February 3, 2015
A team of health policy and management undergraduate students from the UNC Gillings School of Global Public Health was recognized recently by the Clinton Global Initiative University for providing an innovative solution to a pressing public health challenge.
In fall 2014, the team – Randi Towns, Ashley Jones, Yasamin Sanii and Emily Cerciello – served as consultants for Community Empowerment Fund (CEF) through a health leadership course instructed by Karl Umble, PhD, clinical assistant professor of health policy and management. CEF is a nonprofit organization that serves low-income individuals and individuals experiencing homelessness in Orange and Durham (N.C.) counties by providing opportunities for asset building, greater employment and independent housing.
As smoking and inability to quit smoking disproportionately affects this population, the students developed a pilot smoking-cessation program to expand the scope of CEF to provide health resources. The pilot incorporated cessation tools specific to the population and a unique matched-savings program to link financial savings to improved health. The matched-savings program, “Quit to Save,” was the innovation recognized by Clinton Global Initiative University.
Jon Young, operations coordinator at CEF, oversaw the student project.
“CEF started as a student group in 2009, aspiring to bring principles of microfinance to local communities of homelessness,” Young said. “We’ve seen that students can have an impact when they come together and work towards positive change. Working with this team of students, we’ve been able to expand our services and build an approach to smoking cessation that integrates into CEF’s core services, and that is grounded in both academic research and in the community that we serve.”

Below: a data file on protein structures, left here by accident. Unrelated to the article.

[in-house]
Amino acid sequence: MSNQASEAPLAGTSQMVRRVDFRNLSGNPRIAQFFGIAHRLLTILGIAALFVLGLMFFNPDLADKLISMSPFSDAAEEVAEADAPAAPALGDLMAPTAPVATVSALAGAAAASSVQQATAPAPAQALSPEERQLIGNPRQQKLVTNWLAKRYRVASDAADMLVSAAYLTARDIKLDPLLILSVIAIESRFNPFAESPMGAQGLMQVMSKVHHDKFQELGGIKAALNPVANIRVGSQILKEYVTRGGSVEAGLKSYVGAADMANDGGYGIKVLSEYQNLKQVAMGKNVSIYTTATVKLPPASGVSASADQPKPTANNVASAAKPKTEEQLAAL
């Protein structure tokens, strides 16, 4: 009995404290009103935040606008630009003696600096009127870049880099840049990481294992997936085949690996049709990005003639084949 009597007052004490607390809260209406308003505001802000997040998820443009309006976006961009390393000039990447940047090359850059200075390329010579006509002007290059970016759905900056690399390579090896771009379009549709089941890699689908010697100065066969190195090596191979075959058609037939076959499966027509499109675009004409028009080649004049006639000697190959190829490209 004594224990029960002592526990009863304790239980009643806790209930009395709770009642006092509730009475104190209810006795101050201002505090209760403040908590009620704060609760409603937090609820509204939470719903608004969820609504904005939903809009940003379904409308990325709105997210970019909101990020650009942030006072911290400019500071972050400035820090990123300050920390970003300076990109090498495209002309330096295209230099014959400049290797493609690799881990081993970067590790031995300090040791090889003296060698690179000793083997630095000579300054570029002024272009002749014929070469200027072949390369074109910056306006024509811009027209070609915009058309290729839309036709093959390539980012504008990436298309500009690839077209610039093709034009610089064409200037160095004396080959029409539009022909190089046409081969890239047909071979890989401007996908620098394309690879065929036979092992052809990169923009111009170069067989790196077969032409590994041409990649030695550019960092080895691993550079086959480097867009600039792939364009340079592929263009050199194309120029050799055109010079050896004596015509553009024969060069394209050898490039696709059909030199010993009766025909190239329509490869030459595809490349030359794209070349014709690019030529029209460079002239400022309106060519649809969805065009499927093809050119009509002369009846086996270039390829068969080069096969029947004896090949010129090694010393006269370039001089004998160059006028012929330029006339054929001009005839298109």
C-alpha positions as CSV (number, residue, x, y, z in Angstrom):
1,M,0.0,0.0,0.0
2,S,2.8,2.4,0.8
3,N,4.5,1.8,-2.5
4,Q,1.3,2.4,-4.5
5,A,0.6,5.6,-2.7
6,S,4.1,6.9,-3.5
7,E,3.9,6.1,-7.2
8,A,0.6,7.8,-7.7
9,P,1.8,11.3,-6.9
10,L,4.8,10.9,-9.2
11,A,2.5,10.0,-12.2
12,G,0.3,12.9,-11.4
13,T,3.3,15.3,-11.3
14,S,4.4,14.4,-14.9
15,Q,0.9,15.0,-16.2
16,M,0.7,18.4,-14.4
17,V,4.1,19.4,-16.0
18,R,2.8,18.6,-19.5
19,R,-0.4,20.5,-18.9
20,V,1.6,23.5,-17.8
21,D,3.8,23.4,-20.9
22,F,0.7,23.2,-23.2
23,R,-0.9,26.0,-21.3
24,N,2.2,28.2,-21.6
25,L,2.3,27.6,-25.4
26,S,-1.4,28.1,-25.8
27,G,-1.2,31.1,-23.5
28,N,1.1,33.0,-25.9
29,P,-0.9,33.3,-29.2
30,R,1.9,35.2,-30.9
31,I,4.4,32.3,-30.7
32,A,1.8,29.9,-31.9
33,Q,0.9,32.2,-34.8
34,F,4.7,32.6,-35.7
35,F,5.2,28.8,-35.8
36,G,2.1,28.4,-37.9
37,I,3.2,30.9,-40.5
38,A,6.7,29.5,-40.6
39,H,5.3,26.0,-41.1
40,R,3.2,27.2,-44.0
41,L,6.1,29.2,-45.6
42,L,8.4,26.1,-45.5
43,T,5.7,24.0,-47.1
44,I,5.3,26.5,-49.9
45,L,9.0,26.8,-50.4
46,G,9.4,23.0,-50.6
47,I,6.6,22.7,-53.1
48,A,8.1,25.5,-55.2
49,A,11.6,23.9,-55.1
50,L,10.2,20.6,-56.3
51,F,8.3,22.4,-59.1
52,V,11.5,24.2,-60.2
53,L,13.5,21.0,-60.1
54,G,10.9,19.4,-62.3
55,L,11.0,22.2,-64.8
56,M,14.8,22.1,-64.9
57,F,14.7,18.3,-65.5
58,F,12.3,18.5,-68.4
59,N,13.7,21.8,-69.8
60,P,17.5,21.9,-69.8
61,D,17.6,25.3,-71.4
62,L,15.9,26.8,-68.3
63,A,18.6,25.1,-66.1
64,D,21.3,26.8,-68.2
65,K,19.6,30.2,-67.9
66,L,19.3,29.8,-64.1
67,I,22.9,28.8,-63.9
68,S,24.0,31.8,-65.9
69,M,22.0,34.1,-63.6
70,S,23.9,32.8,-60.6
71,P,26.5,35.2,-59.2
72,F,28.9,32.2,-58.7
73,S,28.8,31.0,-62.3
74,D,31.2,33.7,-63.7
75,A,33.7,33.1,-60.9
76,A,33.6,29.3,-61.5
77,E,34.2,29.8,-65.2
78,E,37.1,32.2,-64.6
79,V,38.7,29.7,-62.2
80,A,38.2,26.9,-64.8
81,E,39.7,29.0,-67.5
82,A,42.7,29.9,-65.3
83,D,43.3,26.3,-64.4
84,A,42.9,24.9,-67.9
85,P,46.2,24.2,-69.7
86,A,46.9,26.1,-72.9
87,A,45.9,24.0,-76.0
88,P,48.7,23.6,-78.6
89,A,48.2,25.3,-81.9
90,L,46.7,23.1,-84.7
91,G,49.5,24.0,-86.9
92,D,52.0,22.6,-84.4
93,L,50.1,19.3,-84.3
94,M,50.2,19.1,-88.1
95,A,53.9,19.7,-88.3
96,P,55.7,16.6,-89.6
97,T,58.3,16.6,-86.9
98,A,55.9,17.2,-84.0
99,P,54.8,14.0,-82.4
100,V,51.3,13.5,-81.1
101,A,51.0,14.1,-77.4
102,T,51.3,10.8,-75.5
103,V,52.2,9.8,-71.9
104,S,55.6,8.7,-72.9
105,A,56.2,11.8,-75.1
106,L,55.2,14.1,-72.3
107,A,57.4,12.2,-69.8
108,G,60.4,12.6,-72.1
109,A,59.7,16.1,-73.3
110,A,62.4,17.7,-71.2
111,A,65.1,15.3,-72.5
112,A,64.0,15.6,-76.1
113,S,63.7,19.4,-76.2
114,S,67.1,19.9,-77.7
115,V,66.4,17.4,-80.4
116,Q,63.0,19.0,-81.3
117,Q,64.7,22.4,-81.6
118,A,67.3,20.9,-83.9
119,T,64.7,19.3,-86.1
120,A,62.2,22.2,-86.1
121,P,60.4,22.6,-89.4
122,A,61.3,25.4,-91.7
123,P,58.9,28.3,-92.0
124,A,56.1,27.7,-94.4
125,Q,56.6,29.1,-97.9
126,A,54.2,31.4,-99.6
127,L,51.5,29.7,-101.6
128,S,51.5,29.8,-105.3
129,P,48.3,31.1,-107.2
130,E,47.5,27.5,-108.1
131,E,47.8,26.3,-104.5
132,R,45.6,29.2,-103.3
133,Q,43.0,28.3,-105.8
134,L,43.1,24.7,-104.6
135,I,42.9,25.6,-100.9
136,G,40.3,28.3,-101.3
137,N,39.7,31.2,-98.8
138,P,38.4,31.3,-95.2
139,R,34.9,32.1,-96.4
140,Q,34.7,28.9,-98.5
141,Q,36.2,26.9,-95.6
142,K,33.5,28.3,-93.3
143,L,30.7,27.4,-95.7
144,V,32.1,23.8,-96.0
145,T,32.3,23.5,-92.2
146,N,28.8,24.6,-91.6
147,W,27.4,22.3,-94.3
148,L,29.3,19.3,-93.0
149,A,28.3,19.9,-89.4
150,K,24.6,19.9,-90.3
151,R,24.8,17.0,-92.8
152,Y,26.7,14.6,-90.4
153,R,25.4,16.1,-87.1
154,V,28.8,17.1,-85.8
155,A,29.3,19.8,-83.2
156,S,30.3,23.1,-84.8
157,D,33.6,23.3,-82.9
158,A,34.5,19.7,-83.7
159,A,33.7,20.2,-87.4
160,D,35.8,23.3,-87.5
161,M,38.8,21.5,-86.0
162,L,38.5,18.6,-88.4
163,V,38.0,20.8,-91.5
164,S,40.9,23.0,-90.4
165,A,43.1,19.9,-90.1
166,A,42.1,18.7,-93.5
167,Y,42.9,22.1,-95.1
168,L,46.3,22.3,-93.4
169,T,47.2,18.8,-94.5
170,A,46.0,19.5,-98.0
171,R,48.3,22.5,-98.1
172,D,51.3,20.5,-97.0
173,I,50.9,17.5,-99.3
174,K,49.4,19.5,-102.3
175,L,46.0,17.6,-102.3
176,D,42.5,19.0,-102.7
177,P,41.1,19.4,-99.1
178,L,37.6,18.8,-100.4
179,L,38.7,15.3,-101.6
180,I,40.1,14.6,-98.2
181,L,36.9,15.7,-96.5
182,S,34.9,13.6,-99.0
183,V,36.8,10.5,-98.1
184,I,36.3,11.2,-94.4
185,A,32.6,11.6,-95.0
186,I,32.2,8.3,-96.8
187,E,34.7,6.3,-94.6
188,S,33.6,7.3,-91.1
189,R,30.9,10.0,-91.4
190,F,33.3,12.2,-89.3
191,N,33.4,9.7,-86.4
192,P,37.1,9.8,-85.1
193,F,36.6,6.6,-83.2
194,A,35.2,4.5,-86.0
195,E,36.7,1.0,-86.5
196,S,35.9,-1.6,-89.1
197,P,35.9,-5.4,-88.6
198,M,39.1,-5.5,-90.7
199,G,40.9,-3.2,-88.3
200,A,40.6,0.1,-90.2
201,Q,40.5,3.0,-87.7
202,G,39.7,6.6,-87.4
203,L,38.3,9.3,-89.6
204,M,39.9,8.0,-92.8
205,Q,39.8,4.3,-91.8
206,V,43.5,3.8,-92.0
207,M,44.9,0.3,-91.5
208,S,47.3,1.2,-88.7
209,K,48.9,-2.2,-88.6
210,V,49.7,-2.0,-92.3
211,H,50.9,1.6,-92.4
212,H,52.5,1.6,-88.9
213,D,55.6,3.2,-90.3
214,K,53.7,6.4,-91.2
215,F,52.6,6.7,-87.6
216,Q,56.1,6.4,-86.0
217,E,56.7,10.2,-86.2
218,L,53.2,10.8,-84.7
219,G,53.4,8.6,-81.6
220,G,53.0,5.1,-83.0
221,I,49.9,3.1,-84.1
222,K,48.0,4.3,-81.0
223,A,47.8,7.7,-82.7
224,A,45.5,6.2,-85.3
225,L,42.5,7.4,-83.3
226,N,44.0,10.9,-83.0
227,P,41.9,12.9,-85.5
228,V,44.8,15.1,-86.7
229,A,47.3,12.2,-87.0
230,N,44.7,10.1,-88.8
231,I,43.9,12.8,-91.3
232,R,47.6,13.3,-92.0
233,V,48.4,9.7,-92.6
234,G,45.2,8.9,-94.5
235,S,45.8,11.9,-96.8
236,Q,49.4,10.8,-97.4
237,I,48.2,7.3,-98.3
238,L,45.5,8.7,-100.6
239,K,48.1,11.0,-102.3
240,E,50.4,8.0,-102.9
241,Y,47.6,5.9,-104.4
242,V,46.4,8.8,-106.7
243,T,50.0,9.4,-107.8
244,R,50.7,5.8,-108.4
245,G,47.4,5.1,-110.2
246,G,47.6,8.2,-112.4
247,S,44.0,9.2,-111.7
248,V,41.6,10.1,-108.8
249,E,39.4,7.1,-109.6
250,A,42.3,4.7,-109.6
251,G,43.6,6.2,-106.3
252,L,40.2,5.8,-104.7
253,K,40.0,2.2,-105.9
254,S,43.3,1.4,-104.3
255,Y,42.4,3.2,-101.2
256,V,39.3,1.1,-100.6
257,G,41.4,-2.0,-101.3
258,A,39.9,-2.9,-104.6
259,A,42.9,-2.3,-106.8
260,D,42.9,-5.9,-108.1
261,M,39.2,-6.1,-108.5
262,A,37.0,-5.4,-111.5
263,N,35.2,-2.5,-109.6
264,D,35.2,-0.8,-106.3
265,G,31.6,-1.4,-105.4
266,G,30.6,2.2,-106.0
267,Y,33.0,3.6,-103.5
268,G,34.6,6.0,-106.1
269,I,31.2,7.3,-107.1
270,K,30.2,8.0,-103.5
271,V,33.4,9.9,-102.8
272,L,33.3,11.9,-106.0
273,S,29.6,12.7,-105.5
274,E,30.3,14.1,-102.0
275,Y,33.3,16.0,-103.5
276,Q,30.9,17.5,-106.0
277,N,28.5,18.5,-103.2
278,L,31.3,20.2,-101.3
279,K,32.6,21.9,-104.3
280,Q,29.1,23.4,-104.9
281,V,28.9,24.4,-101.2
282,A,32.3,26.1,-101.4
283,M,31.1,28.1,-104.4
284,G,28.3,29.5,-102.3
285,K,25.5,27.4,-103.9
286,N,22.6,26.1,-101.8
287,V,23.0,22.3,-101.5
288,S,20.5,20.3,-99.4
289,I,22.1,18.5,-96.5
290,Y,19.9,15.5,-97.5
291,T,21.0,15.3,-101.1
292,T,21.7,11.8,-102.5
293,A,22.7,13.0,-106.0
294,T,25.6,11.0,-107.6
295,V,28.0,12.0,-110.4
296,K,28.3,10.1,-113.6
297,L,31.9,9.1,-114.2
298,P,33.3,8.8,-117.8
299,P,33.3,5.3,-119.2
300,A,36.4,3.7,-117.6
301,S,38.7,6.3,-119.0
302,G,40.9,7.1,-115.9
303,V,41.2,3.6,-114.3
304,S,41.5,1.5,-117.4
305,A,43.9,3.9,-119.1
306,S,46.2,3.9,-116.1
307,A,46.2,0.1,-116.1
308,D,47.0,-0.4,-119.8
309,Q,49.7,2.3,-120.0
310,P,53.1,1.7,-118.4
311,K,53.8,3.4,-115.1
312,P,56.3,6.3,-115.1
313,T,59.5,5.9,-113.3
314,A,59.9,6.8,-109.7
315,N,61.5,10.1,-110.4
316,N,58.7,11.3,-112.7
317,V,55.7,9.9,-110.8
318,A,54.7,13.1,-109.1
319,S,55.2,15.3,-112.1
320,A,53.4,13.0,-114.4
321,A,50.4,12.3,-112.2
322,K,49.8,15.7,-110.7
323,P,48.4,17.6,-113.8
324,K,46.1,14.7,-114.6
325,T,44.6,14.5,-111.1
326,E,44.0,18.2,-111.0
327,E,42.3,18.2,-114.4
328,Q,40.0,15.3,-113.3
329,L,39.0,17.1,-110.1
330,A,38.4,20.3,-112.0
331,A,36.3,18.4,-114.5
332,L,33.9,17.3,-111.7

To complete the project, the team worked closely with CEF and other community organizations. The process included:
- A literature review of other organizations that have addressed smoking cessation in the low-income population;
- One-on-one interviews to gain insight into how to best develop a smoking cessation program to meet the specific needs of the population and fit within the current CEF framework; and
- Meetings with key stakeholders to analyze and partner with current smoking cessation services available locally.
The team used a systems approach to determine key community partners, including the Orange County Health Department and the UNC Nicotine Dependence Program, and link them to CEF so as to coordinate their services. In the end, the team developed a step-by-step cessation program for members and resources for CEF leadership, including an end-of-program assessment and grant funding information.
The Gillings School’s Bachelor of Science in Public Health program in health policy and management emphasizes experiential learning and exposes students to public health practitioners and organizations. The health leadership class, a UNC APPLES service-learning course, places each student in a service-learning team.
Yasamin Sanii, senior health policy and management major, was excited to have taken part in the project.
“This course allowed us to experience public health in practice and develop skills in connecting community partners working toward similar goals,” Sanii said. “Our opportunity with CEF was a unique experience for an undergraduate team because we were able to create a comprehensive program for a cause that we are all passionate about.”
“I am so proud of this team’s deep interest in serving people who are homeless, their ingenuity in seeking out partners and their work to help CEF make the plans a reality,” Umble said. “The team has applied for a $5,000 social venture grant from The Resolution Project as part of their acceptance to Clinton Global Initiative University, which they will attend March 6-8 in Miami.”